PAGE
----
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Adani back in court over what it calls 'a very large plumbing project'

Business

Adani is back in court over its controversial scheme to pump Galilee Basin floodwater to its Carmichael coal mining project in central Queensland.

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The Indian mining giant wants to build a pipeline to “harvest” 12.5 billion litres of water from the Suttor River to clean coal and suppress dust at the mine site.

The Australian Conservation Foundation says the Morrison Government made an error of law when it initially assessed the yet to be approved North Galilee Water Scheme.

It should have applied the “water trigger” law, which assesses the impacts of coal seam gas and large coal mining developments on aquifers and rivers.

The government’s view was the trigger wasn’t applicable because the scheme doesn’t involve the physical extraction of coal, it supplies water.

There’s also a different company proposing it – Adani Infrastructure – to that building the coal mine, which is Adani Mining.

The projects will be financed separately and should be assessed separately, it said.

But ACF’s lawyer Neil Williams SC says both are clearly subsidiaries of the Adani Group and the NGWS is ultimately part of the mining process.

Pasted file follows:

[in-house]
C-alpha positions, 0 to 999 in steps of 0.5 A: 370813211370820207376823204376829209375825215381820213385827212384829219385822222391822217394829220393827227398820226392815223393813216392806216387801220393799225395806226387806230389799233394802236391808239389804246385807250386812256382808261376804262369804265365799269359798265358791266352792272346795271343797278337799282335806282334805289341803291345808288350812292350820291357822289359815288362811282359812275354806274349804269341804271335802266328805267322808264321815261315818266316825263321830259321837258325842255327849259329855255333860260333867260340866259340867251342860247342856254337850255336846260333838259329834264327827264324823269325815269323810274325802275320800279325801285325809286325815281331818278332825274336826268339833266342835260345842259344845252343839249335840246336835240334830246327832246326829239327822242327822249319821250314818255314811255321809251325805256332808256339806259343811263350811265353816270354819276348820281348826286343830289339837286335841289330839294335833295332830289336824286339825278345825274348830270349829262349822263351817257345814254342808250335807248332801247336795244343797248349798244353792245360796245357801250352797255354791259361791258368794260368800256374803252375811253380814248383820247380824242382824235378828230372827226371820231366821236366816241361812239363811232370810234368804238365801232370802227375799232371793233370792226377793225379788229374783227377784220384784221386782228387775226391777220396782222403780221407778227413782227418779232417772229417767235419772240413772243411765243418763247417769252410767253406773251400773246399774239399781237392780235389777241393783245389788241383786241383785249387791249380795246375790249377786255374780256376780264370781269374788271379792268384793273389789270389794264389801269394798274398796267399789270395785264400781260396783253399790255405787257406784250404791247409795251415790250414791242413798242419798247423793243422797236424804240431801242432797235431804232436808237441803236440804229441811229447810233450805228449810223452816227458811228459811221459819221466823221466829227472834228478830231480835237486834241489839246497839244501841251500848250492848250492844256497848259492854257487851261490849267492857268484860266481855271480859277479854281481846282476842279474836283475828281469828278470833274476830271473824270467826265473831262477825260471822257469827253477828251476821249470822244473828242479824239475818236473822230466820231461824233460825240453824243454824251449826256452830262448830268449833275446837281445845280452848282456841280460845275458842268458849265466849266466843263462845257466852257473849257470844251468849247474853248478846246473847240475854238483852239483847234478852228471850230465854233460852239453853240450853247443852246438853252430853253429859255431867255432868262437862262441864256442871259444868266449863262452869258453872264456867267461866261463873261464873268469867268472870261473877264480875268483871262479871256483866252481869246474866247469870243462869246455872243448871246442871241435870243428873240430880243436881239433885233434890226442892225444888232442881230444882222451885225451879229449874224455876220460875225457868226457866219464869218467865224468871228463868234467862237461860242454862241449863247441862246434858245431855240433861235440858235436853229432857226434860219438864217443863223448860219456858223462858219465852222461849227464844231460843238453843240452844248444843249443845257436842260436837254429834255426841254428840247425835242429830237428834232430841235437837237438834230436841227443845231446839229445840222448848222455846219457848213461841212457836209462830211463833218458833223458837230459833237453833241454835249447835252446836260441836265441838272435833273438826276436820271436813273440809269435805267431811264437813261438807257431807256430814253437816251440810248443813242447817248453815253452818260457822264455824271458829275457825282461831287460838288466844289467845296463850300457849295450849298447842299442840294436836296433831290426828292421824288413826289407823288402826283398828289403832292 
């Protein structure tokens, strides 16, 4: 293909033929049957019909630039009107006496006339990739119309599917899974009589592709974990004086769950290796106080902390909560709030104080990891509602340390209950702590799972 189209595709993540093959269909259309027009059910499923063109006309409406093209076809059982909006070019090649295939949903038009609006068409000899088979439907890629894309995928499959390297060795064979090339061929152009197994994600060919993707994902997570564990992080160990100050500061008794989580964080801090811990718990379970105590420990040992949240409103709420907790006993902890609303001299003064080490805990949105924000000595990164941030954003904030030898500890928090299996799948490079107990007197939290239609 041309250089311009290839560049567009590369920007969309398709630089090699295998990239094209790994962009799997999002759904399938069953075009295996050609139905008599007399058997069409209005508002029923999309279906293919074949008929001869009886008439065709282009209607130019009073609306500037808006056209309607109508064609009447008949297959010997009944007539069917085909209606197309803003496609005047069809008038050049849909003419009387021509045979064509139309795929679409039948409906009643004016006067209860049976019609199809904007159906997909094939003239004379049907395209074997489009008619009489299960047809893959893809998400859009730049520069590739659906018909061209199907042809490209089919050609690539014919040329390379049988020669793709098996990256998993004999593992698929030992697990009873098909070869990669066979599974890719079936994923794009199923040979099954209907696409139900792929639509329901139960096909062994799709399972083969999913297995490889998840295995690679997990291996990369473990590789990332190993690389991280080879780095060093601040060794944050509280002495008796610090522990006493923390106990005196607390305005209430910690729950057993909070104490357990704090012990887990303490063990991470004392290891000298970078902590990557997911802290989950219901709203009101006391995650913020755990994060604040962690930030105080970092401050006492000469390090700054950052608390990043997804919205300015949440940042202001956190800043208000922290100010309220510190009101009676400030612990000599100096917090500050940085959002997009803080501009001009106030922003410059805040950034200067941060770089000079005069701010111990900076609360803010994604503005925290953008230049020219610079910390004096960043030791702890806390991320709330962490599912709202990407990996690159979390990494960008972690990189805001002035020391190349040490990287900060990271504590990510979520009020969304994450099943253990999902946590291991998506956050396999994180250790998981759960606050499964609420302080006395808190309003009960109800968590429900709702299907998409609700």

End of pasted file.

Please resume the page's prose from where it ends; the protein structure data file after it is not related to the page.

“It calls into question how wide the definitions of coal mining activity and the action involving large coal mining development are,” he told the Federal Court in Sydney on Monday.

Williams said Adani registered Adani Infrastructure in 2015 after Adani Mining’s initial water plans, which included the NGWS, were scrapped in 2014.

“By using a different proponent and not including the coal mining for which the water will be devoted, Adani claims that for which originally formed an integral part of its coal mine proposal no longer involves coal mining,” he said.

“We say that having regard to the (law), that can’t be right.”

But Adani lawyer Stephen Lloyd SC said the scheme is just “a very large plumbing project” involving pumps and a pipeline.

“It’s not a coal mining activity,” he said.

Lloyd said the mine has already been approved and the NGWS was simply a piece of infrastructure to provide an alternative source of water as a backup.

“One has to ask if it falls within the definition of coal mining activity,” he said.

The hearing continues.

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